Finance Minister Releases SAGE Interim Report

July 29, 2013

[Updated with video] Minister of Finance Bob Richards released the SAGE Commission’s Interim Report to the public today [July 29], which contains the interim findings and recommendations from the SAGE Commissioners.

The SAGE Commission’s primary objective is to streamline Government processes, including Quangos, improve delivery of services and make Government more efficient, more cost-effective, more transparent and more user-friendly.

Chart extracted from the report showing the growth in debt per working Bermudian:

debt

Commission members have been working with all stakeholders, including the general public, to formulate ideas and get suggestions on how best to manage, control and reduce Government spending over time contributing to a proactive deficit reduction plan.

The recommendations include:

  • Government act immediately on its policy of mandatory retirement at age 65
  • Government institute an immediate hiring freeze on all categories of employees including, but not limited to, permanent, temporary, relief, contract and consultants.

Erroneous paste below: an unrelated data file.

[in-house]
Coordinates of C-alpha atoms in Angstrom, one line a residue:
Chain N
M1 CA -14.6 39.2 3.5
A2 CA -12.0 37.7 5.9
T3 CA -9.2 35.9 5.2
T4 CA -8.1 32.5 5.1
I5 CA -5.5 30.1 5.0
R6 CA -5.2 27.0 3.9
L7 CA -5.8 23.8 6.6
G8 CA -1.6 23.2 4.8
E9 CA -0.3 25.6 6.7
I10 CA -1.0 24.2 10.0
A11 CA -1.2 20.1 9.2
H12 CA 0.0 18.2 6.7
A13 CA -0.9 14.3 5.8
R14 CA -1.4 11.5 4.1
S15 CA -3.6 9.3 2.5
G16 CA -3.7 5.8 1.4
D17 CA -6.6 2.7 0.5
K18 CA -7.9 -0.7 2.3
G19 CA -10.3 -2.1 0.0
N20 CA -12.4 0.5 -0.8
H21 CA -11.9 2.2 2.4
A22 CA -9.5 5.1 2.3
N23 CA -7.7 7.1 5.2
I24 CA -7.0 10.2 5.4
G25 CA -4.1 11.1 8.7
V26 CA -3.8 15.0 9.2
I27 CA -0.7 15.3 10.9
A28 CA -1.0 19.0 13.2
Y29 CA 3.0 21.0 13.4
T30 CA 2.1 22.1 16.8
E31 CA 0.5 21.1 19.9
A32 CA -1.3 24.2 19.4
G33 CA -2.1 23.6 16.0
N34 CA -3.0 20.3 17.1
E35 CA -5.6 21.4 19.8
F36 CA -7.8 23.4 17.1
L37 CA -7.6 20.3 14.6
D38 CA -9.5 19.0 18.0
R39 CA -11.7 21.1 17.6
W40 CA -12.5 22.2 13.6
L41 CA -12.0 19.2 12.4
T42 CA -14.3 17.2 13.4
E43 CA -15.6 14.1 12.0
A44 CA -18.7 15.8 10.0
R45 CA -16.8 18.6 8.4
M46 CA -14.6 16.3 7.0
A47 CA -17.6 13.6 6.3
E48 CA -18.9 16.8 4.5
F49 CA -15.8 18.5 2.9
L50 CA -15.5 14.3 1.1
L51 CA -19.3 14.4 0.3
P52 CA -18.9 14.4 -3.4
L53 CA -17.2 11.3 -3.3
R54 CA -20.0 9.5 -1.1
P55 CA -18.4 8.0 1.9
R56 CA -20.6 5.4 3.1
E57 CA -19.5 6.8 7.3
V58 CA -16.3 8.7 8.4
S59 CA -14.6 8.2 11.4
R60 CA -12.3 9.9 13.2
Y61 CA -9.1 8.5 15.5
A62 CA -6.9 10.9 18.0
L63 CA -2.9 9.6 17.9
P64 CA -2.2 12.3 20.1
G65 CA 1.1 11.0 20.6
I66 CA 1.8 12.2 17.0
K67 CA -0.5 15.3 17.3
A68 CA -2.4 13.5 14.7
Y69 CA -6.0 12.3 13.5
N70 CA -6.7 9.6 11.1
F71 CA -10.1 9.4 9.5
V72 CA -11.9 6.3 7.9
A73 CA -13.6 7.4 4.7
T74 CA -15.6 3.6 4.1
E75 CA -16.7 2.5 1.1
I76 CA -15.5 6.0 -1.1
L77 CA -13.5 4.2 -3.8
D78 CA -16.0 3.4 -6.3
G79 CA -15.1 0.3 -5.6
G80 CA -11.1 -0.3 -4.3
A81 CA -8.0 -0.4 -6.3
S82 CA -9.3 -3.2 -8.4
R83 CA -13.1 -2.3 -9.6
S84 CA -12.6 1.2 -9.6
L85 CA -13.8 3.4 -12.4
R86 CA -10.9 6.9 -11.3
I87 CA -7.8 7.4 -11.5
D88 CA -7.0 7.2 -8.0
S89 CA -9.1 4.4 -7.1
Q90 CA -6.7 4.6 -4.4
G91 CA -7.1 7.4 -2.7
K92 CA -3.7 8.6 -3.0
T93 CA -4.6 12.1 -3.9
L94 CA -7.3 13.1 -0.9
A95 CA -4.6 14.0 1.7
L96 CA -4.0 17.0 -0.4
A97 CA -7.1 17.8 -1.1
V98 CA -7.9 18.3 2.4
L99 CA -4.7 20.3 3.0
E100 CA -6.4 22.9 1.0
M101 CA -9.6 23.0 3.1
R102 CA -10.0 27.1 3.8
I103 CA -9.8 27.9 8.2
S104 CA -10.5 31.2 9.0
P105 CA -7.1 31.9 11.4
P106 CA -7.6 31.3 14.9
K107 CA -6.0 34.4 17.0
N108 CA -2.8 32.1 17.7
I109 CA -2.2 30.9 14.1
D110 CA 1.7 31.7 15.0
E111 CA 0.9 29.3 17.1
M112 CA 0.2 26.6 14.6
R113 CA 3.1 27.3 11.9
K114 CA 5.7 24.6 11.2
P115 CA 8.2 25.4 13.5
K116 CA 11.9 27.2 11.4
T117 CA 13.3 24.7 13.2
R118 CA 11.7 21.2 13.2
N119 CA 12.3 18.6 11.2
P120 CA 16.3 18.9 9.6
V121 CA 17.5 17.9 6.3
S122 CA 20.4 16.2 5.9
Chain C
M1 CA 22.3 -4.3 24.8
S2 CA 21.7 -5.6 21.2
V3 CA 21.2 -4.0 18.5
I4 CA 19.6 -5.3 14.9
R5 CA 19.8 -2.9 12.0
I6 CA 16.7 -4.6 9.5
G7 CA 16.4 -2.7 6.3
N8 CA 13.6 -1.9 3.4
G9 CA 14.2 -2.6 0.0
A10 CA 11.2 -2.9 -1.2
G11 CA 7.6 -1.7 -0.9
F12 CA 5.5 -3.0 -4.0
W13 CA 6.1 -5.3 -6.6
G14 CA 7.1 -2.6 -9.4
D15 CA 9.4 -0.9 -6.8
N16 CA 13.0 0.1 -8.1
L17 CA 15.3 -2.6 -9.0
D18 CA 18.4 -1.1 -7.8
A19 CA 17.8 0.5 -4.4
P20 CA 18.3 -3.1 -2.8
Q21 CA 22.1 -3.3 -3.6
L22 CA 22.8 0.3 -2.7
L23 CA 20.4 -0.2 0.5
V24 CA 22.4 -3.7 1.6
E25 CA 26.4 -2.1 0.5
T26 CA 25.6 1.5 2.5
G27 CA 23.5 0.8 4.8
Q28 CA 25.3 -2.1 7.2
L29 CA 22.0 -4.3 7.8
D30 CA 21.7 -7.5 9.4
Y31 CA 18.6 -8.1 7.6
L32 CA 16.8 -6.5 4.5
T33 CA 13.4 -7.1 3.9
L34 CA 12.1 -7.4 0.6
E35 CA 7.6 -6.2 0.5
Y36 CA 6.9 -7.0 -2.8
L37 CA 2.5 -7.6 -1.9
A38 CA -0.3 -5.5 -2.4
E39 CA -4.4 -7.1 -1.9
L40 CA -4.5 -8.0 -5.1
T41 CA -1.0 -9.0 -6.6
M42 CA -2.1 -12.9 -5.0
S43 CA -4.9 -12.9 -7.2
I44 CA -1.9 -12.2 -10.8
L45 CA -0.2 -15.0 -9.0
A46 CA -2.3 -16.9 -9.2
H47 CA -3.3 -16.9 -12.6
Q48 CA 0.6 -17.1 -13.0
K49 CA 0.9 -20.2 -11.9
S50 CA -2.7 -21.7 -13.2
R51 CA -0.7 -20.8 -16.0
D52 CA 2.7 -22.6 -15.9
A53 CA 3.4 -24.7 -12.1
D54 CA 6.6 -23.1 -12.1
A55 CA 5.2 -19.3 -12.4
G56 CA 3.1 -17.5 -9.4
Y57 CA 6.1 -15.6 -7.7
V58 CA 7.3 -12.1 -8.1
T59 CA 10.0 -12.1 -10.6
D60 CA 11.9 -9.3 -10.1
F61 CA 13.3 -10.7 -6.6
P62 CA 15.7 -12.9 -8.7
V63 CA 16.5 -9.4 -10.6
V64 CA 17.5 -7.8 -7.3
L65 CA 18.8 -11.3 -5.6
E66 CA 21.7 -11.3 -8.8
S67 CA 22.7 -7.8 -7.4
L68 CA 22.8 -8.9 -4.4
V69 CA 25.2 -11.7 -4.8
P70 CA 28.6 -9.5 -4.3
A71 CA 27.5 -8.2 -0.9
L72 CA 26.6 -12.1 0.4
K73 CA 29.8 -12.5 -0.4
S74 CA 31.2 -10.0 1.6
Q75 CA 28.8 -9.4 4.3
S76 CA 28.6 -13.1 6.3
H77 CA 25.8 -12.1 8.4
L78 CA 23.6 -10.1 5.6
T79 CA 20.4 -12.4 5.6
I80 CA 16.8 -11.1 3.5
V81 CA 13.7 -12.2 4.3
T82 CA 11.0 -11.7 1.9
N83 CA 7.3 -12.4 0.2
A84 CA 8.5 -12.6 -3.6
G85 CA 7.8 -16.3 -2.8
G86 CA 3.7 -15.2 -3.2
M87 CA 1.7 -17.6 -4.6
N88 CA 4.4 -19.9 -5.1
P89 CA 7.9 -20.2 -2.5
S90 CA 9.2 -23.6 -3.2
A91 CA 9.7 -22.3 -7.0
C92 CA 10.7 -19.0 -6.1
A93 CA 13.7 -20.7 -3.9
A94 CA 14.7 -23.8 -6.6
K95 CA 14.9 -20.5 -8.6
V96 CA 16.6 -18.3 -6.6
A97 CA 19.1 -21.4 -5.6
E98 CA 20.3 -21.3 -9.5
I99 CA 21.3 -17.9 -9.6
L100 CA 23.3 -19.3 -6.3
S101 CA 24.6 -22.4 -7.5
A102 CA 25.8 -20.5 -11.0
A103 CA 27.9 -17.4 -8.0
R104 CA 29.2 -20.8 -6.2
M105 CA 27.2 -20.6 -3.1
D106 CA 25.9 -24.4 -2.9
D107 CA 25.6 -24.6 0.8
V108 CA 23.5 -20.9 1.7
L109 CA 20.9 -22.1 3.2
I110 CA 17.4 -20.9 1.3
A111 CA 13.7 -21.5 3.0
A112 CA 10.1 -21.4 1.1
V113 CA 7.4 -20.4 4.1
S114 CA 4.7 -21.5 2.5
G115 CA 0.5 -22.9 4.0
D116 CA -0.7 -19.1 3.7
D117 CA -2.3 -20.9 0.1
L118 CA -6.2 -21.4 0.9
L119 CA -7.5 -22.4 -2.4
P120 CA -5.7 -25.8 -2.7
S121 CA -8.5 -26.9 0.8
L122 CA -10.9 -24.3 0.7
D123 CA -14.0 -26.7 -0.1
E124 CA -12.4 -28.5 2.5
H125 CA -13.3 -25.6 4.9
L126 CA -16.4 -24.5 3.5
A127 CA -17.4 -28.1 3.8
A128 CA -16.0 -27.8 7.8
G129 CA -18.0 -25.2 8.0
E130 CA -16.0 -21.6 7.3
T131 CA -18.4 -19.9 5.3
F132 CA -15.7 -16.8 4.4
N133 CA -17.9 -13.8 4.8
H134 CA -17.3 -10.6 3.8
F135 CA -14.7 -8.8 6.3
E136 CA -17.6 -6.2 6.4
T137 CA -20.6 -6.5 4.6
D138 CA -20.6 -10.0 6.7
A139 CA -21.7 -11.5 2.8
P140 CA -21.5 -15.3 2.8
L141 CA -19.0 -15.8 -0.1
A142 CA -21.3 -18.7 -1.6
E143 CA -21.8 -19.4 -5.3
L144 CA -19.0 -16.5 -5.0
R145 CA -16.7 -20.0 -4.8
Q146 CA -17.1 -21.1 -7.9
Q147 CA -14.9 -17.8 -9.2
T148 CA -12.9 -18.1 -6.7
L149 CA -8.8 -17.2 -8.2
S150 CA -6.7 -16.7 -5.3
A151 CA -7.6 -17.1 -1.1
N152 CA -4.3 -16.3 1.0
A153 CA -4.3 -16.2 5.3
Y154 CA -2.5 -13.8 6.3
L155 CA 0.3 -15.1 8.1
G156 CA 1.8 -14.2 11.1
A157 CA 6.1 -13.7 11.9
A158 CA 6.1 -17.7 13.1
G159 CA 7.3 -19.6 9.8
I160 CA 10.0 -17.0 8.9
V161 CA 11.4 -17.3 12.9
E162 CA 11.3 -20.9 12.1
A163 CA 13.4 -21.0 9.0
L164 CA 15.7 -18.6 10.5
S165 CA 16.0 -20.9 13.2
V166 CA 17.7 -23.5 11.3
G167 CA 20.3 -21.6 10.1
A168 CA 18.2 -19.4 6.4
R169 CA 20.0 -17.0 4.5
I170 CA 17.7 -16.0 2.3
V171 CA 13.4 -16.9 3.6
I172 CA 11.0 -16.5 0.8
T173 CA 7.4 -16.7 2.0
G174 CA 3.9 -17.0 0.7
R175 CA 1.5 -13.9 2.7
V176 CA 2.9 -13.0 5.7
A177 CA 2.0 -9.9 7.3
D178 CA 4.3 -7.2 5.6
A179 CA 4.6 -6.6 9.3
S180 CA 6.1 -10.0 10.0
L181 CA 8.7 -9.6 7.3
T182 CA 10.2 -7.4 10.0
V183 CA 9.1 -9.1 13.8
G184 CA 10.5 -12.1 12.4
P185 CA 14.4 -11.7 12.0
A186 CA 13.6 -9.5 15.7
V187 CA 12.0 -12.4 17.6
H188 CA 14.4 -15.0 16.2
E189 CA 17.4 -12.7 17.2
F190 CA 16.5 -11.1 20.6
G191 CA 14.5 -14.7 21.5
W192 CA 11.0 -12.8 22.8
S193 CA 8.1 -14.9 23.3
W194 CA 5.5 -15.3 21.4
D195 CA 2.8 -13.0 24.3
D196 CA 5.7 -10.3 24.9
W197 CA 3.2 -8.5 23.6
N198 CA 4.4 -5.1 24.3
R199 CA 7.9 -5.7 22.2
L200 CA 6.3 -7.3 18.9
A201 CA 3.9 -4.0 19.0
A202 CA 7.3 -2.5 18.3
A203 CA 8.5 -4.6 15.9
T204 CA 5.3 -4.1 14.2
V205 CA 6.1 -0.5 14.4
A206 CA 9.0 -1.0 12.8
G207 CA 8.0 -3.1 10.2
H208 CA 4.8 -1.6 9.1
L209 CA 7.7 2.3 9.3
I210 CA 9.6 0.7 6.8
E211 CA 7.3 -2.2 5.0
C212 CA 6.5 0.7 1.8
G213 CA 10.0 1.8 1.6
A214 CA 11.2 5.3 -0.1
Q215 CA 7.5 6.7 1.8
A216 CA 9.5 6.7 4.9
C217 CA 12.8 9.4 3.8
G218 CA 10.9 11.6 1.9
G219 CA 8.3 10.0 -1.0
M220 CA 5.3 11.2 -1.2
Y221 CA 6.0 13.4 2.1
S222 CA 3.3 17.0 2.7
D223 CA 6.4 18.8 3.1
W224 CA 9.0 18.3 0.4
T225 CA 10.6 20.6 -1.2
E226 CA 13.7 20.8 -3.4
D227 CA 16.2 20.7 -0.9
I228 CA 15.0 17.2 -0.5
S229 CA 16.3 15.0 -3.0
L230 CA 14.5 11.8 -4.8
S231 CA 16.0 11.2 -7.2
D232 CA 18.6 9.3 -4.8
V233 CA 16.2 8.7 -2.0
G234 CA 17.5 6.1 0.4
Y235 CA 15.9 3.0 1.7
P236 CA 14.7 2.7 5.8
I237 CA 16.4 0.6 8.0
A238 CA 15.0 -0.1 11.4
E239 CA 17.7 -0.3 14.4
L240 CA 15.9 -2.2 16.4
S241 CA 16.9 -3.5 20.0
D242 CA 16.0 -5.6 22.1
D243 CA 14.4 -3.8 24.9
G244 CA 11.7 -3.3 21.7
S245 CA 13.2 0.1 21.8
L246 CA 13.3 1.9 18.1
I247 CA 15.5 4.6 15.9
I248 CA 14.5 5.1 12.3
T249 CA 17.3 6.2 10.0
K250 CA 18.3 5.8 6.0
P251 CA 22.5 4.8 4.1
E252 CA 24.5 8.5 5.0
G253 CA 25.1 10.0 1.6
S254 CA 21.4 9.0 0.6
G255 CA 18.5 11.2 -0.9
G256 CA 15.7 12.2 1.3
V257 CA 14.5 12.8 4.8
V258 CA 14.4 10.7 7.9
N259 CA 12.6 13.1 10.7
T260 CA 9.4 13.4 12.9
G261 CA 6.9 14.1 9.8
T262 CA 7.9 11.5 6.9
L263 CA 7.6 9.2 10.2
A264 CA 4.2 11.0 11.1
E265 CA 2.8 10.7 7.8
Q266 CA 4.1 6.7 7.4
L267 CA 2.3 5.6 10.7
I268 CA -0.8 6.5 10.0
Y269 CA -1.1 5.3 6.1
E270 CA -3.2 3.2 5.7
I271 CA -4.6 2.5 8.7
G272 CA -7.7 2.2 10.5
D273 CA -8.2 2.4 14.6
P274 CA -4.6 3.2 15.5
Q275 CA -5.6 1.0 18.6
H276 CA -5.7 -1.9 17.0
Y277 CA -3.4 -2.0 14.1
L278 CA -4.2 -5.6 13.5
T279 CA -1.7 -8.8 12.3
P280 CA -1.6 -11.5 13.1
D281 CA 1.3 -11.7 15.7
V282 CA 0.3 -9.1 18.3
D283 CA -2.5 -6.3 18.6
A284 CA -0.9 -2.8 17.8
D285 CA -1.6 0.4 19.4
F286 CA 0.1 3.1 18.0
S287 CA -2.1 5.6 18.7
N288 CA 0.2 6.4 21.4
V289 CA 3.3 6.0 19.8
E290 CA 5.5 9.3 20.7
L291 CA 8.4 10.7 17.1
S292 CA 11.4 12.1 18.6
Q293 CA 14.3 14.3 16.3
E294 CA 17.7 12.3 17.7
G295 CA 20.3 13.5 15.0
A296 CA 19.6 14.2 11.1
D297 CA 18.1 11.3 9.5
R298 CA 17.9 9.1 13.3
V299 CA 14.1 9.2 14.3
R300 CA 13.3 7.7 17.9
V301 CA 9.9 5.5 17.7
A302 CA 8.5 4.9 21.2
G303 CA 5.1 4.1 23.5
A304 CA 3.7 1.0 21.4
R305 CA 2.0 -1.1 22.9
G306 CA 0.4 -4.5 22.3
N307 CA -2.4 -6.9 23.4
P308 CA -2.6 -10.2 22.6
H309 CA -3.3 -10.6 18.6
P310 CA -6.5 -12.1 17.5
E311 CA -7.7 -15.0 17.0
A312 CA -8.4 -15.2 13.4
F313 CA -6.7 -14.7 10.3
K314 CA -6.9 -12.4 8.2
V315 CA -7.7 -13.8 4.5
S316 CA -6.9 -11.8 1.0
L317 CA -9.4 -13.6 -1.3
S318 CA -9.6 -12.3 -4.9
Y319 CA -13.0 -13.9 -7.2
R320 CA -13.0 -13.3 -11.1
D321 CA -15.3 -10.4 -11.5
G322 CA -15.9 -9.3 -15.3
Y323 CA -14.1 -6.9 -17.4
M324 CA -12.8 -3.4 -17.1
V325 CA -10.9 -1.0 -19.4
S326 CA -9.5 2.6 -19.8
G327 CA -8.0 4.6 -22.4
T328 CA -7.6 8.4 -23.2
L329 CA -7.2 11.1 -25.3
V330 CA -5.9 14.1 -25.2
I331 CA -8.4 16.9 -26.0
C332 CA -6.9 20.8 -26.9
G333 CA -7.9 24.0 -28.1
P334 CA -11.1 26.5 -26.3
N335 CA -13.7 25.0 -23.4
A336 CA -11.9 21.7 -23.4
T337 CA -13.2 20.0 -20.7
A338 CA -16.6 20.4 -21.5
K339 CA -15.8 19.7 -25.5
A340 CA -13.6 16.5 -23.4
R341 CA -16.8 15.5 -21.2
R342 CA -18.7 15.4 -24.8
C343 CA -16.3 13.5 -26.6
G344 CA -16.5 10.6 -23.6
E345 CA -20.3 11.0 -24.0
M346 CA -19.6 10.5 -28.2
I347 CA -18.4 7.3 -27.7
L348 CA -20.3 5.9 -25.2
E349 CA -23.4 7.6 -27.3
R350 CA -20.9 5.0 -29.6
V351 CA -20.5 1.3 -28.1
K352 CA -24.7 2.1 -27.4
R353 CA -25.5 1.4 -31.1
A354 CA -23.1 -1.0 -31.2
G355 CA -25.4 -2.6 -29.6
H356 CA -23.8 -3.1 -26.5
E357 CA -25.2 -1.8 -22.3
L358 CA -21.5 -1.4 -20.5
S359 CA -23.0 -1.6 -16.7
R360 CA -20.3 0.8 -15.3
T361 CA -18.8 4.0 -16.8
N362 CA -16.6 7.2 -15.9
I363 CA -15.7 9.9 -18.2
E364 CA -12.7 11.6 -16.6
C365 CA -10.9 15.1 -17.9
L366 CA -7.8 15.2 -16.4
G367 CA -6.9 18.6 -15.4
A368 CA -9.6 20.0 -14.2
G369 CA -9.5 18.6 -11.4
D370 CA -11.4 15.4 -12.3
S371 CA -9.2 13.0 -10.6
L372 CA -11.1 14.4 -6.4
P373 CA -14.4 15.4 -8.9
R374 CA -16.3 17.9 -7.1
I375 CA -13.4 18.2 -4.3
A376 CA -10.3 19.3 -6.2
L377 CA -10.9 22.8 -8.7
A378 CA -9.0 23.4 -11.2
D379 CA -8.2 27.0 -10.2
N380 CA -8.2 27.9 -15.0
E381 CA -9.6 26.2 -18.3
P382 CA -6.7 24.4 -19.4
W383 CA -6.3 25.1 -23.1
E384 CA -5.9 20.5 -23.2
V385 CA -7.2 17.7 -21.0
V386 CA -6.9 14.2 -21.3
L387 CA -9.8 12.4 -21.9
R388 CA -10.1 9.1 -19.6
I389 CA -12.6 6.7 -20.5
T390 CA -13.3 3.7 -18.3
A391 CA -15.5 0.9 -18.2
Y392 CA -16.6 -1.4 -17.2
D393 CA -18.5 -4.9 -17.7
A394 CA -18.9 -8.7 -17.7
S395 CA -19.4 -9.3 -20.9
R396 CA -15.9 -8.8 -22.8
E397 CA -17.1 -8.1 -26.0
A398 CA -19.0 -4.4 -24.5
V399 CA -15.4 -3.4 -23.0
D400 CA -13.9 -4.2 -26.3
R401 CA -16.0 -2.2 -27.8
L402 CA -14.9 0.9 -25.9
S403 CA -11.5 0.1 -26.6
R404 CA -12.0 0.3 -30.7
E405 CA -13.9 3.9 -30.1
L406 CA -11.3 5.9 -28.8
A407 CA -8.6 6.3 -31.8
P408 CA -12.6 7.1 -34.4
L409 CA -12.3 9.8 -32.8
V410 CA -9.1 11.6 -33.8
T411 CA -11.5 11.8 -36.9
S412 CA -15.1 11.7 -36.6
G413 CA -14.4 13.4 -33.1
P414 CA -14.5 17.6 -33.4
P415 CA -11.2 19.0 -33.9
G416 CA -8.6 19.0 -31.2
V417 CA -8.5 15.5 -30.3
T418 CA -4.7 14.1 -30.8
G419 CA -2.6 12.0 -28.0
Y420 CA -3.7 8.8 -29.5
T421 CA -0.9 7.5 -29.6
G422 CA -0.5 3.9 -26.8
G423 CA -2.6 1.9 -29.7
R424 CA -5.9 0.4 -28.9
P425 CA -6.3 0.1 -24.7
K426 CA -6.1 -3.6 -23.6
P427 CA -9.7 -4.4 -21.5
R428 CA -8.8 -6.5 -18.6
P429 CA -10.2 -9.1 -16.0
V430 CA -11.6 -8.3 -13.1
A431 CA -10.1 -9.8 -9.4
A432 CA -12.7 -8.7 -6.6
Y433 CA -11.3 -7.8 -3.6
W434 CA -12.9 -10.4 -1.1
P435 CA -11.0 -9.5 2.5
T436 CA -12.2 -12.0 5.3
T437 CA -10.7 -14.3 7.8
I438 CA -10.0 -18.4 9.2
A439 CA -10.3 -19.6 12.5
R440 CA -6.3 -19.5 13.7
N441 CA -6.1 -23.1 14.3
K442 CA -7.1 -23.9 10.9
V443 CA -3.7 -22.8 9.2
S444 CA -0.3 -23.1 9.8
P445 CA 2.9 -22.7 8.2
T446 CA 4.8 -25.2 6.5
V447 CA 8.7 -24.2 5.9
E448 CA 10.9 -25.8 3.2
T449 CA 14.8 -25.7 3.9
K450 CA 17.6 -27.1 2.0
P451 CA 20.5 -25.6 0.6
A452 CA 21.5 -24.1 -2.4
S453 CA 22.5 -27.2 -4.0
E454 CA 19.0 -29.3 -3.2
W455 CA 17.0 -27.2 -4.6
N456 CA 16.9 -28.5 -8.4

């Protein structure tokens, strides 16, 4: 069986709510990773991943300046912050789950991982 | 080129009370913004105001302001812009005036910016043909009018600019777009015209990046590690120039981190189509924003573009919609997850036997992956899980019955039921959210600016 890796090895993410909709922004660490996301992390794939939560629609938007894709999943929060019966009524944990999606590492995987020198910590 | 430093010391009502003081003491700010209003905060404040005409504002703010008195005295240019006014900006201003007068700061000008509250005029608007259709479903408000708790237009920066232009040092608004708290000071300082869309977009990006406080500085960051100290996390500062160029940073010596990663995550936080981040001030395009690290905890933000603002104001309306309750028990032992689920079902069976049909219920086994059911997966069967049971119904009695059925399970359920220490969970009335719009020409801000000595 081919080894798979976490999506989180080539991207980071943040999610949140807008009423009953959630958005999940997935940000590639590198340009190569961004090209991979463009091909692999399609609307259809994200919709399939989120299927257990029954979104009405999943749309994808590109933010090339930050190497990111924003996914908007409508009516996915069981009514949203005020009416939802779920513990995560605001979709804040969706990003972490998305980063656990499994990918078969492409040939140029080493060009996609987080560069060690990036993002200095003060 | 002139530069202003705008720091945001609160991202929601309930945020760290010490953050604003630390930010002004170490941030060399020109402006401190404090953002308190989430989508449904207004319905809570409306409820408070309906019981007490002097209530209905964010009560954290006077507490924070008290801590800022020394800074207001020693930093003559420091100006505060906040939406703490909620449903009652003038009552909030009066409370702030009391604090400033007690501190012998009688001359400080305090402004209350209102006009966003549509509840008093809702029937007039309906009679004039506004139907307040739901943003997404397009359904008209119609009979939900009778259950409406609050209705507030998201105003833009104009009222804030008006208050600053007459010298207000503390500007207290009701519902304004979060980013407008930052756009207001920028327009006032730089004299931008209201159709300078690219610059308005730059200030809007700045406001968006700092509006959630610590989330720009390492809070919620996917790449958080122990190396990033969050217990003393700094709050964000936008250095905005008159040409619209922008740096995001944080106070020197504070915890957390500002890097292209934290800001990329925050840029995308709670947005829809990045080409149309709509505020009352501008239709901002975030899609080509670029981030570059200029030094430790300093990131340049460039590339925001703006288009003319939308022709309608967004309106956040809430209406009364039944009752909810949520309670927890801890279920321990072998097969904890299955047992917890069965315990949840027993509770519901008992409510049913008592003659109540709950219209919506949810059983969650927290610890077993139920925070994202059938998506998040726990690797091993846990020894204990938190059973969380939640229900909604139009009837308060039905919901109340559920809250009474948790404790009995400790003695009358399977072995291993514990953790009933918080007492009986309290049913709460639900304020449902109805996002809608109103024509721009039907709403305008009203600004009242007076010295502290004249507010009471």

• A cross-Ministry committee is formed immediately to prepare and implement a plan to address the collection of all amounts owed to Government including taxes, fees, fines and social insurance contributions.
  • Until such time as a cross-Ministry committee prepares a comprehensive asset management plan for all Government assets to ensure that existing Government-owned or leased assets are effectively and fully utilised, there should be: i. no new spending for capital or development projects; and ii. no new leases for new or replacement accommodation or renewal of leases.
  • Government immediately form a SAGE-like Commission to review health care cost containment in Bermuda, and one review economic growth and the current lack of liquidity in Bermuda.

The full report is available below [PDF here]:

Update 11.29am: At a press conference this morning, SAGE Commission Chairman Brian Duperreault commented on the report saying they have three months left to complete data collection and interviews, and to write the final report.

In his comments, Mr. Duperreault said, “Hard decisions must be made. In the case of pensions, promises will have to be broken if the young people coming up behind us are going to have any hope of receiving a pension when they retire. Currently, anyone aged 37 and younger won’t get a pension when he or she retires at age 65.

“Our health care system is simply unsustainable. Government can’t afford to continue to subsidise it, so we’re looking at costs tripling in the next eight years – and those costs are going to fall on the shoulders of every person in Bermuda. The Bermuda Health Council estimates $26,000 in total health care costs per person by 2021.”

Mr. Duperreault’s full comments follow below:

“As required by the SAGE Commission Act, we gave Minister Richards a copy of the interim report, and with its release by the Minister, we would like to comment on it now.